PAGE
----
Energy Justice in Global Perspective
AY 2018-19 Seminar Schedule
In addition to a public program of events, graduate seminars were offered each quarter of AY 2018-19. There were three graduate seminars; students were encouraged but not required to take all three. The seminars examined the key themes of Epistemologies, Infrastructures, and Participation in depth through weekly readings and discussions intended to enhance graduate student engagement with the public facing programs organized as part of the year long Sawyer Seminar. Please consult the Events page for a full description and details of the events that were open to the community.
Graduate Seminar One: Epistemologies | SYLLABUS
FAMST 252EJ: Energy Justice in Global Perspective – Epistemologies
GLOBL 253: Science, Technology and Globalization
Facilitators: Javiera Barandiaran and Mona Damluji
Until the relatively recent emergence of environmental and energy humanities as institutionally recognized interdisciplinary fields, the assumption had been that expert knowledge about energy came solely from disciplines in science, engineering, political science, and economics. However, the establishment of environmental and energy humanities has powerfully demonstrated that significant knowledge of our entanglements with energy and related outcomes is also advanced by critical humanities-based approaches, attendant to overlooked cultural, social, political, and philosophical dimensions of global energy systems.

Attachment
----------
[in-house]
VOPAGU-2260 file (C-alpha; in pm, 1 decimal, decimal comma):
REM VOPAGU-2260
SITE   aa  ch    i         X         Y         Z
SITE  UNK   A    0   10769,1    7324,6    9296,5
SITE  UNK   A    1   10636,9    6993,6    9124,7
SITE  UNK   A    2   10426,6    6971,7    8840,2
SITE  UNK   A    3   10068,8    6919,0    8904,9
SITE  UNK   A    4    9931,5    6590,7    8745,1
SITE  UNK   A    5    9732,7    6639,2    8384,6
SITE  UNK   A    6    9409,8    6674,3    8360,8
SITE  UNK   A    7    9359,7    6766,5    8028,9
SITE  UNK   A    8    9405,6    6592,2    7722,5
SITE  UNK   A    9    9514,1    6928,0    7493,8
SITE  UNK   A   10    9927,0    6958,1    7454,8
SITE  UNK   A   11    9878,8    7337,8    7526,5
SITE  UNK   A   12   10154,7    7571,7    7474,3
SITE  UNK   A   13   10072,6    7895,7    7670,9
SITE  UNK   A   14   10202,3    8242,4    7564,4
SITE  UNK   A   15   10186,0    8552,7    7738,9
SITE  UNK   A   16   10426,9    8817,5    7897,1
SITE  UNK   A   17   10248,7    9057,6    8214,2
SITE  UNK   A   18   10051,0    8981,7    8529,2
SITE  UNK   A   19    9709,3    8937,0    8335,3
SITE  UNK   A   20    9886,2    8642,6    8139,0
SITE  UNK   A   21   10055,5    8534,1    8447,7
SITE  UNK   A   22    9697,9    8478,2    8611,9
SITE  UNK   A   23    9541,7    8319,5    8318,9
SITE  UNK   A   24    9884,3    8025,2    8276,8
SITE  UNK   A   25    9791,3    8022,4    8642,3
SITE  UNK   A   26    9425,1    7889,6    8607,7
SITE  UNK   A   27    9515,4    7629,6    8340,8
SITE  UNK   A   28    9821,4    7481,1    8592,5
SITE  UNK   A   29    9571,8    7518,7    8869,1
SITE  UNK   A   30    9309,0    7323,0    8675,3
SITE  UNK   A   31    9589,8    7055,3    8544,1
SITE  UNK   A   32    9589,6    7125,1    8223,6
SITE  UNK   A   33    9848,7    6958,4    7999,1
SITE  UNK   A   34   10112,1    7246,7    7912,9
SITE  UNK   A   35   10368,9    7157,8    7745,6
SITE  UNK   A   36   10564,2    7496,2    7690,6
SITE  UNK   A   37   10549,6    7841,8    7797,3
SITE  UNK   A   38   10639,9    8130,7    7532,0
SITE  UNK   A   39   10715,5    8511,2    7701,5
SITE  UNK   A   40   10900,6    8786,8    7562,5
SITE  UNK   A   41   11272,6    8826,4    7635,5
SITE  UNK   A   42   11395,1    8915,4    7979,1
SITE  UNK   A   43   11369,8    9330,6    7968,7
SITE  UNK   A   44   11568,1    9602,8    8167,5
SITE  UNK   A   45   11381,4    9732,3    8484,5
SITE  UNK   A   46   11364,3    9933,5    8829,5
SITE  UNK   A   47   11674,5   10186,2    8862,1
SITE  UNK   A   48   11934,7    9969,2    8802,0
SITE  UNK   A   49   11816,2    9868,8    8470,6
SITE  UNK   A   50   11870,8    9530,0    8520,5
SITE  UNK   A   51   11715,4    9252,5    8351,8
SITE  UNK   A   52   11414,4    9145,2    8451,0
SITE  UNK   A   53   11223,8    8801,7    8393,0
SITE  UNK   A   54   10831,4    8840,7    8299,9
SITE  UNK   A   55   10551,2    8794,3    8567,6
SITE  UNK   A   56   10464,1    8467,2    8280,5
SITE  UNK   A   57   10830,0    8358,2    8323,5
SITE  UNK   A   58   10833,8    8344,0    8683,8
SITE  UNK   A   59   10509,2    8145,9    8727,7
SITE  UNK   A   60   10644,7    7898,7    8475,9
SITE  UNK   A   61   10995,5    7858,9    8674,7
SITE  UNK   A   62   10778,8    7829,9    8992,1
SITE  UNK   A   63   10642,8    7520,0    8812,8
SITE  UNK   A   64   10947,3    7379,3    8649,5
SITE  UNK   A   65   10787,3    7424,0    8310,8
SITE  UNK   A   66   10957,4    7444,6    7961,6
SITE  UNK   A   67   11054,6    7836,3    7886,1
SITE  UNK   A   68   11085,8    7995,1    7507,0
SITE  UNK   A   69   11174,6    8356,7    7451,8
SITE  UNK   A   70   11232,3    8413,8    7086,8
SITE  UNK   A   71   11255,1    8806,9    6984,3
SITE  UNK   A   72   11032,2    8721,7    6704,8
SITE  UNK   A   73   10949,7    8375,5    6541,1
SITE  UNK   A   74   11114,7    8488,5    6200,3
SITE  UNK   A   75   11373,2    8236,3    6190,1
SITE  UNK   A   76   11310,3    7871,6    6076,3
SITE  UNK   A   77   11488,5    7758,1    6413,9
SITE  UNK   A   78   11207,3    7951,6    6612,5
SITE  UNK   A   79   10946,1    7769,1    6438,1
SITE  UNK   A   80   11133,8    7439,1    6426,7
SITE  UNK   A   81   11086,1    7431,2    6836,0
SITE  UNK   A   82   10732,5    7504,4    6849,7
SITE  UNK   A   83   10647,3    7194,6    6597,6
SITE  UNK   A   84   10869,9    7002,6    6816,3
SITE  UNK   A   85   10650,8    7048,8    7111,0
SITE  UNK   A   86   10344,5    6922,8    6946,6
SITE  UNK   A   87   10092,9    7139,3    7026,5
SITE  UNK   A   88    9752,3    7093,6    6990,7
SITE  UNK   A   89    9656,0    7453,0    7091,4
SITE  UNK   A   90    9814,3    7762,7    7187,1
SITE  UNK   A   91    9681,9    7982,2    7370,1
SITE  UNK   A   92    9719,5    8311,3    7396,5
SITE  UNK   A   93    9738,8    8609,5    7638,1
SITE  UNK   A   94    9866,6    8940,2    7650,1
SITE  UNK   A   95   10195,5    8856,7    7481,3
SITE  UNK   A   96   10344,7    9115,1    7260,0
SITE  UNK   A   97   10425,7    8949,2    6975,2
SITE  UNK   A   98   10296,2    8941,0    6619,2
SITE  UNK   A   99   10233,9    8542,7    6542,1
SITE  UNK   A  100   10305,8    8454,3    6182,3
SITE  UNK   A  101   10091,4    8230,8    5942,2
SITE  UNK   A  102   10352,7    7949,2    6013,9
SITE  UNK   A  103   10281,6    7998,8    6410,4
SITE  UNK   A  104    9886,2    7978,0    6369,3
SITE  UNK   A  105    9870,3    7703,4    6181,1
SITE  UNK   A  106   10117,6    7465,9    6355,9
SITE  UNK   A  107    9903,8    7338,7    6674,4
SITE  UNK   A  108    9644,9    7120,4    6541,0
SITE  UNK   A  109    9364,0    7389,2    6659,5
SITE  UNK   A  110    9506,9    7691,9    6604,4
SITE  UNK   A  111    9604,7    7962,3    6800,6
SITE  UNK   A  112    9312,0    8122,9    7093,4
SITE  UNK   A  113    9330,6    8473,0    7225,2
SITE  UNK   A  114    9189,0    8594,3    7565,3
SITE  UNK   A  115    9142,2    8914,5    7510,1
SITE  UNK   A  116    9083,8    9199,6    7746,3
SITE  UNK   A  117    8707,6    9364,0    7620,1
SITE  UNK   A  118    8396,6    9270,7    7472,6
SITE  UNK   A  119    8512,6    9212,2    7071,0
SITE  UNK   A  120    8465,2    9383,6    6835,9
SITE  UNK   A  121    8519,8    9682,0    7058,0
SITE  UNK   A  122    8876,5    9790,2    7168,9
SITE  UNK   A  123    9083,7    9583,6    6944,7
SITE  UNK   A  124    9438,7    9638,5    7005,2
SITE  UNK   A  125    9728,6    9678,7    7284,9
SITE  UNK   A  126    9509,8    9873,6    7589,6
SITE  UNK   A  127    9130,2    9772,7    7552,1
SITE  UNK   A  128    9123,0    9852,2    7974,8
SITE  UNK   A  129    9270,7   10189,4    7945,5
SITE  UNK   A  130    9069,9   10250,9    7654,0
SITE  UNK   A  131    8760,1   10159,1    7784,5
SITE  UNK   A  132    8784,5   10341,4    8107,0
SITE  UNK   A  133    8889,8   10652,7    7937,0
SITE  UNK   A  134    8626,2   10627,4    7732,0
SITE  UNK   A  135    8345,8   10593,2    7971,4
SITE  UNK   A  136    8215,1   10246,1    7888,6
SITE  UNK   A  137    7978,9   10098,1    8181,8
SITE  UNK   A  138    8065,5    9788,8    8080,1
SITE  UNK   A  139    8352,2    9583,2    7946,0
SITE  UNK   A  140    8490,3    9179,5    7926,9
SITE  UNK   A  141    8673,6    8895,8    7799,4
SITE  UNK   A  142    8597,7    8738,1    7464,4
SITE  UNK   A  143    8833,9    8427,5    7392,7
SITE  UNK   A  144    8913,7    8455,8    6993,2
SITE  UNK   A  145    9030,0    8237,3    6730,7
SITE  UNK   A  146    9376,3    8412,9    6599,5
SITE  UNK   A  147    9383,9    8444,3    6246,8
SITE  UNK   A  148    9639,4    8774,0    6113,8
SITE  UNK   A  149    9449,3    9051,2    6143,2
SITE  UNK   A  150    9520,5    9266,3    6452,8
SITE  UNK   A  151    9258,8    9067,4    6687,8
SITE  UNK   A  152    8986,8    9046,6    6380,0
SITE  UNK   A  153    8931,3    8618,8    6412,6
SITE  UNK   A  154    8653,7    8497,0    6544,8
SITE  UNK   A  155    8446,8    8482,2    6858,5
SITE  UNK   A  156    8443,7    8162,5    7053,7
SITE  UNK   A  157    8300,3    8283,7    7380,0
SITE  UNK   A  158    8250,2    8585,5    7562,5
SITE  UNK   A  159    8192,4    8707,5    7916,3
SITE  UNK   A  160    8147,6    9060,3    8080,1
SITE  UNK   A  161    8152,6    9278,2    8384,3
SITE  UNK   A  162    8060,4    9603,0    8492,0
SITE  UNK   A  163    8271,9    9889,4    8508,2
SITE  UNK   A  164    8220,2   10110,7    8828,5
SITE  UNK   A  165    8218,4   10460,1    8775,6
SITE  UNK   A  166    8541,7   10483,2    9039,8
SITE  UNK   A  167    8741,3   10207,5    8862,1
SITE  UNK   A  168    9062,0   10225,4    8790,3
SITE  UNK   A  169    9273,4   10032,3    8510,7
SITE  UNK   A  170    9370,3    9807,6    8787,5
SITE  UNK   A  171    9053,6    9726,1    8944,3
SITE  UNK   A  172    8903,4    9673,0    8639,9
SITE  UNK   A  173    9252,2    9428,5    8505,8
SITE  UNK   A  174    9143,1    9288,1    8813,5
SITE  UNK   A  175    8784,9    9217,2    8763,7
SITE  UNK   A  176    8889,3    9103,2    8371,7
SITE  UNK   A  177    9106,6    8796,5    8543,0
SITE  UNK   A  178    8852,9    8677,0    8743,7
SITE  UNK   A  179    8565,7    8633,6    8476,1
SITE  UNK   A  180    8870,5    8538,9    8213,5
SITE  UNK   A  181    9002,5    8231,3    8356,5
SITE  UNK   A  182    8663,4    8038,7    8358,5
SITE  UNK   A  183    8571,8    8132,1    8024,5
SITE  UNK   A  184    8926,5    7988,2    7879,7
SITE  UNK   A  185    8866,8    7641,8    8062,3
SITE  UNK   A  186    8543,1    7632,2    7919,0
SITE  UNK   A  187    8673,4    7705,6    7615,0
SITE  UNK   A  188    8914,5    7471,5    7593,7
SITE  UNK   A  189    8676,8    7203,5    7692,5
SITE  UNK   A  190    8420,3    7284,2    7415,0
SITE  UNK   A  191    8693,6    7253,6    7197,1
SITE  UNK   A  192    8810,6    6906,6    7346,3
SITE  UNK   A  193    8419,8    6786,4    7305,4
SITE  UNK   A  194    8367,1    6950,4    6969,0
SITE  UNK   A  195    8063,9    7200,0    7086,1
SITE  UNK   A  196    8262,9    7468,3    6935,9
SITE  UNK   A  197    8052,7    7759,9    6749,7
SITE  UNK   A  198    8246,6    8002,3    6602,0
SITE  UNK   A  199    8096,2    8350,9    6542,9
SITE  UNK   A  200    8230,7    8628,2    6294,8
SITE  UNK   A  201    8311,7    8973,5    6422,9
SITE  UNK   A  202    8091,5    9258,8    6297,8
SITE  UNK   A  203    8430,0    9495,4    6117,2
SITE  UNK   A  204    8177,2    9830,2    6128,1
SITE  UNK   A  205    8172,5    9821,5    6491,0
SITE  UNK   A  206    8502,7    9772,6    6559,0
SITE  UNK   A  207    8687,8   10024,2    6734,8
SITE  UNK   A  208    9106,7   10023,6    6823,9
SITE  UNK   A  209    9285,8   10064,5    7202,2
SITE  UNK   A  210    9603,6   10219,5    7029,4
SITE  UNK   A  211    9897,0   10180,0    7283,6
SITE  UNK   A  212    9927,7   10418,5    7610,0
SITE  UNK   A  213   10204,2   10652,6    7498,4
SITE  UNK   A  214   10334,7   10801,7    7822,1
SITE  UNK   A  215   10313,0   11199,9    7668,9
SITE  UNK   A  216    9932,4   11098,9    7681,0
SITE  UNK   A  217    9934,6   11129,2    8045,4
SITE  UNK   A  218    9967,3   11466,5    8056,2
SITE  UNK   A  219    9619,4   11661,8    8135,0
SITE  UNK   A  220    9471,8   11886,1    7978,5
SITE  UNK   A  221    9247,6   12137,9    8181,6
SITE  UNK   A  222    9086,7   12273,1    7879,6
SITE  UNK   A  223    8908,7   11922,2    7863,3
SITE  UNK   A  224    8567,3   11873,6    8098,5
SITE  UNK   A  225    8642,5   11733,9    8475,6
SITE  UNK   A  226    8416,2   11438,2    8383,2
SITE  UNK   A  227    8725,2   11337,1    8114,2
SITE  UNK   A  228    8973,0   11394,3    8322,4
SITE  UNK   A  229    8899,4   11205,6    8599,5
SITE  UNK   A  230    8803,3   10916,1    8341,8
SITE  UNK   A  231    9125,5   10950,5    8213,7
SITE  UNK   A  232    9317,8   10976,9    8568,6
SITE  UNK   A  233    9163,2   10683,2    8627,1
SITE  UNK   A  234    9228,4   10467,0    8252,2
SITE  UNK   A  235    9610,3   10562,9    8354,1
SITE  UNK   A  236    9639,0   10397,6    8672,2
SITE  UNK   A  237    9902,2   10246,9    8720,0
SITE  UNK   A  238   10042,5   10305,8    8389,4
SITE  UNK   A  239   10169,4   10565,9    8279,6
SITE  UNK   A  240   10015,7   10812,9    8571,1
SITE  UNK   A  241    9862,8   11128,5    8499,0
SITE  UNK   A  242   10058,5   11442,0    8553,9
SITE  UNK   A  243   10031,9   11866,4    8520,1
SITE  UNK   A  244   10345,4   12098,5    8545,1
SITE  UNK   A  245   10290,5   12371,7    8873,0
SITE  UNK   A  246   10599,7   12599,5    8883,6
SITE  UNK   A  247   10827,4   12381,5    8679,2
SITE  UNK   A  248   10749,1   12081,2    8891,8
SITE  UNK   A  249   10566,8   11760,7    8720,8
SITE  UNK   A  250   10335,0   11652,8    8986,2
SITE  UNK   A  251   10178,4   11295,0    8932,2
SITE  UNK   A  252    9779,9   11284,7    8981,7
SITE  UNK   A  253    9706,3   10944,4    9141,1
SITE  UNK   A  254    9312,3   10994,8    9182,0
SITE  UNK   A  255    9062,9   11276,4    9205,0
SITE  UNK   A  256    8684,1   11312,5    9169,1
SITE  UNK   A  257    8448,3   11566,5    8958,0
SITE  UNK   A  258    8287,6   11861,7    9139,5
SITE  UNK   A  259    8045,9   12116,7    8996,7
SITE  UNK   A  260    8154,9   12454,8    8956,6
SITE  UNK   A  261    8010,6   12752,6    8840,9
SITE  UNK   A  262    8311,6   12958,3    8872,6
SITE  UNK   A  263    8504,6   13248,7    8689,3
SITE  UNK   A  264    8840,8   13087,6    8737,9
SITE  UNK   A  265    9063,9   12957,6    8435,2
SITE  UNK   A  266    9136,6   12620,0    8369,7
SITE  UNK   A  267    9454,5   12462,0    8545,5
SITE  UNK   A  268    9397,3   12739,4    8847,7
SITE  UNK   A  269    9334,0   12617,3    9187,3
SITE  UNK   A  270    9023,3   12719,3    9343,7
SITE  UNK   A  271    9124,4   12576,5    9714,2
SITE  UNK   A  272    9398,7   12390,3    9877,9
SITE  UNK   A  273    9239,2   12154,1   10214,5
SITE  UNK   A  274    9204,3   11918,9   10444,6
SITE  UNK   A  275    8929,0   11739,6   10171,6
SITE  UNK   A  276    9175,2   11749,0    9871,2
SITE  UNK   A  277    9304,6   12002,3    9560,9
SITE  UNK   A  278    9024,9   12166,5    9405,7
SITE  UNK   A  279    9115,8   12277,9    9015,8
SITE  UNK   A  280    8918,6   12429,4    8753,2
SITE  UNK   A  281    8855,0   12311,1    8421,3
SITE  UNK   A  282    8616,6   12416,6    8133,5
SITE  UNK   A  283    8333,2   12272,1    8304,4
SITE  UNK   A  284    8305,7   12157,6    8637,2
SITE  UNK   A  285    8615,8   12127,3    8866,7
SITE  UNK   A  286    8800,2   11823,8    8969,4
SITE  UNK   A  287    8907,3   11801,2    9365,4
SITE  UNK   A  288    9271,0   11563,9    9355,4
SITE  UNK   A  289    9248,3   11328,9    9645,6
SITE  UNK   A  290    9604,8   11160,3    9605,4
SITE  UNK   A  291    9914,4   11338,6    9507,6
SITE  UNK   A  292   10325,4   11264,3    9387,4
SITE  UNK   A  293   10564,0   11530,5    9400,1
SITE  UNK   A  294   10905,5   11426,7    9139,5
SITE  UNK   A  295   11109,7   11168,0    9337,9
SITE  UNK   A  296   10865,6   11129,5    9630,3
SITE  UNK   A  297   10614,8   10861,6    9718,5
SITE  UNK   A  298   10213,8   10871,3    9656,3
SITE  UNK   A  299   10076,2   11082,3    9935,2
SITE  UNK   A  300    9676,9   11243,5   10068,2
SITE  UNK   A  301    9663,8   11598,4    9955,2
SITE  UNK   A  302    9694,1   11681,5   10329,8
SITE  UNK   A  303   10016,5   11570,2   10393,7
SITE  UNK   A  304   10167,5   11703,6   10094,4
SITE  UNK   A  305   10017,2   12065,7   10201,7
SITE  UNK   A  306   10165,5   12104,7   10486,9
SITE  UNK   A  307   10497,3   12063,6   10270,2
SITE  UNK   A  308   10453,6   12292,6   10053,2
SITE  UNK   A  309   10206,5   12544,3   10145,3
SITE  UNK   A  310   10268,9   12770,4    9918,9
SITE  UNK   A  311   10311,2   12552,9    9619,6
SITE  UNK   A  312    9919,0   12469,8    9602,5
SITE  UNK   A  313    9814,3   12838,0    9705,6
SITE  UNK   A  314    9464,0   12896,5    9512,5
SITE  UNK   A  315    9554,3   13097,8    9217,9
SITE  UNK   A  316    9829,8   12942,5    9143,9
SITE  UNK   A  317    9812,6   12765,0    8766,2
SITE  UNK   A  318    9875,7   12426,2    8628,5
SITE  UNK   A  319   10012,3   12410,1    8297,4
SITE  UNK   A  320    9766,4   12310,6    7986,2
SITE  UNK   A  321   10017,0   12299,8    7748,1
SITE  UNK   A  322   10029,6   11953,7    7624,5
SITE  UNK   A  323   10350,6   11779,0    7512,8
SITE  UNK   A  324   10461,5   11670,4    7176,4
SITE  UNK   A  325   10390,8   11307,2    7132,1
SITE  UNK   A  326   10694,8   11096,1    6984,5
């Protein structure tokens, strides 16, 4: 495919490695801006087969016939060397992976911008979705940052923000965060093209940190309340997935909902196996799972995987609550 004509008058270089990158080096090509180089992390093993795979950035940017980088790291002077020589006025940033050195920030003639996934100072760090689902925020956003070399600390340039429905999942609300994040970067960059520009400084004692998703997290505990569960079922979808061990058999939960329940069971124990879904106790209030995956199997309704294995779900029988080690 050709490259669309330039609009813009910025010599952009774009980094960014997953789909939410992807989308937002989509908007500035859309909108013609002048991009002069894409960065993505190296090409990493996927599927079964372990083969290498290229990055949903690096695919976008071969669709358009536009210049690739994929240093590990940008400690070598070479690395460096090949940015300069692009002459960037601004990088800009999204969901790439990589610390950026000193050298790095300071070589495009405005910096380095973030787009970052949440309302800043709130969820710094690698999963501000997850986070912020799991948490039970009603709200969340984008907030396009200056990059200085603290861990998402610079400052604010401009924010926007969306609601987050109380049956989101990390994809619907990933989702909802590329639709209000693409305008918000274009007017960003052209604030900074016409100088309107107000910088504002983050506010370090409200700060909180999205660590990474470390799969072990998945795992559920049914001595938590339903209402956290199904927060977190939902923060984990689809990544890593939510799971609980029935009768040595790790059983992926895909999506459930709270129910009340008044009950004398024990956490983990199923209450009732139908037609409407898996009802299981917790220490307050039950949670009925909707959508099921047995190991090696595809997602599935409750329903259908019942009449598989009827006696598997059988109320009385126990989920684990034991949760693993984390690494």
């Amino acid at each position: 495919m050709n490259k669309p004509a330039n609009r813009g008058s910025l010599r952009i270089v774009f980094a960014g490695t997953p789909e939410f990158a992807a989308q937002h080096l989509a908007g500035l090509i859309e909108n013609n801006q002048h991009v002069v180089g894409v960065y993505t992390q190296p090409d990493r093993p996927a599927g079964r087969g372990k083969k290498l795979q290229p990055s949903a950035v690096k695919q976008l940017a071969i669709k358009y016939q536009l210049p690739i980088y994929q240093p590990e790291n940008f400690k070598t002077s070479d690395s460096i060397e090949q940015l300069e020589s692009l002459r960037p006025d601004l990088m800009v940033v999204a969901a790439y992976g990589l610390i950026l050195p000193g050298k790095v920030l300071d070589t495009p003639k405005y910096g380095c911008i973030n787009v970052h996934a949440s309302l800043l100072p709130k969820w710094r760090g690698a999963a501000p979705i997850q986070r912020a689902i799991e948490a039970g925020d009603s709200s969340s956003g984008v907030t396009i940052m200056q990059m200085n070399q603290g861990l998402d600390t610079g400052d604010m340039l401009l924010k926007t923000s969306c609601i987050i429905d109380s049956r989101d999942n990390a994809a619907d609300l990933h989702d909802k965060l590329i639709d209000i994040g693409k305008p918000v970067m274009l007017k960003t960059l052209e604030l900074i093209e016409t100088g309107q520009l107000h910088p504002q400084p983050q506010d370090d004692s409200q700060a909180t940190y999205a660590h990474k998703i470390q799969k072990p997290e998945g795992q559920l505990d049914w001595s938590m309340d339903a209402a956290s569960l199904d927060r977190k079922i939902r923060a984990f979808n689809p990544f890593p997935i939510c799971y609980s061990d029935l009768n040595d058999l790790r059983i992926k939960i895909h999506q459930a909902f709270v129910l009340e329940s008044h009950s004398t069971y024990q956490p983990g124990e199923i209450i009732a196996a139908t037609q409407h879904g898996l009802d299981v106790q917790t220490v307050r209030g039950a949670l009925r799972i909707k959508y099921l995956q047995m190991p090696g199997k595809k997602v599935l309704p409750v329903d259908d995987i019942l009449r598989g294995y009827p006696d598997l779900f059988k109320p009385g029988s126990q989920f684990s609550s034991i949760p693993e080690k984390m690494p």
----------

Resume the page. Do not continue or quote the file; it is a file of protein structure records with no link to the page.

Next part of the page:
Many have argued that modern life as we know it today is inevitably dependent upon our existing energy systems, and yet this relationship between modern culture and energy infrastructures is often taken for granted. In their new anthology, Energy Humanities, Imre Szeman and Dominic Boyer draw critical attention to the premise that, “To be modern is to depend on the capacities and abilities generated by energy. Without the forms of energy to which we’ve had access and which we’ve come to take for granted, we would never have been modern” (2017, 1). The seminar will open with readings and discussion on these issues, bringing ideas of modernity into conversation with new work on global poverty that foregrounds histories and imaginaries of development
Graduate Seminar Two: Infrastructures | SYLLABUS
FAMST 262EI: Special Topics in Film and/or Media Globalization – Energy Infrastructures
HIST 201C: Advanced Historical Literature -- Comparative
Facilitators: Janet Walker and Stephan Miescher
This seminar, part of the year-long Mellon Sawyer Seminar on Energy Justice in Global Perspective, explores the sociocultural and environmental costs of energy infrastructures. Our work together will be anchored by three symposia on oil, hydro, and solar, respectively, that examine how such projects are mediated, resisted, and reimagined. Coming from the perspectives of Film and Media Studies and History (the disciplinary formations of the two faculty), we will explore the frictions between different disciplinary approaches in order to think in a transdisciplinary fashion; delve critically into multiple research methodologies, such as archival, interviews (past and present), field work/participant observation, and textual/visual analysis; all the while striving to privilege perspectives from the Global South, which we regard not only as a geographical place but also as a figurative construct that includes marginalized, Indigenous, and impacted regions and communities.